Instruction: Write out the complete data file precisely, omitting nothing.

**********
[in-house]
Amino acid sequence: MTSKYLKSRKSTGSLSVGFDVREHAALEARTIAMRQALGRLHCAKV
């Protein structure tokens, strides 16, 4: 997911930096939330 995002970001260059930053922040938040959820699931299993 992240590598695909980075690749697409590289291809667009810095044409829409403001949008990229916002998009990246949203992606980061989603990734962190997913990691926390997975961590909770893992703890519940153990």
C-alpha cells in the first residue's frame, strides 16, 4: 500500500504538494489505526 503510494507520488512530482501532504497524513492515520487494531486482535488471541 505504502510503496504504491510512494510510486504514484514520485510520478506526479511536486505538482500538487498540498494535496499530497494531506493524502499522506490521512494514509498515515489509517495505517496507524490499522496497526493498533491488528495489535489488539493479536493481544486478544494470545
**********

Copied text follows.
[in-house]
Amino acid sequence: MTSKYLKSRKSTGSLSVGFDVREHAALEARTIAMRQALGRLHCAKV
């Protein structure tokens, strides 16, 4: 997911930096939330 995002970001260059930053922040938040959820699931299993 992240590598695909980075690749697409590289291809667009810095044409829409403001949008990229916002998009990246949203992606980061989603990734962190997913990691926390997975961590909770893992703890519940153990």
C-alpha cells in the first residue's frame, strides 16, 4: 500500500504538494489505526 503510494507520488512530482501532504497524513492515520487494531486482535488471541 505504502510503496504504491510512494510510486504514484514520485510520478506526479511536486505538482500538487498540498494535496499530497494531506493524502499522506490521512494514509498515515489509517495505517496507524490499522496497526493498533491488528495489535489488539493479536493481544486478544494470545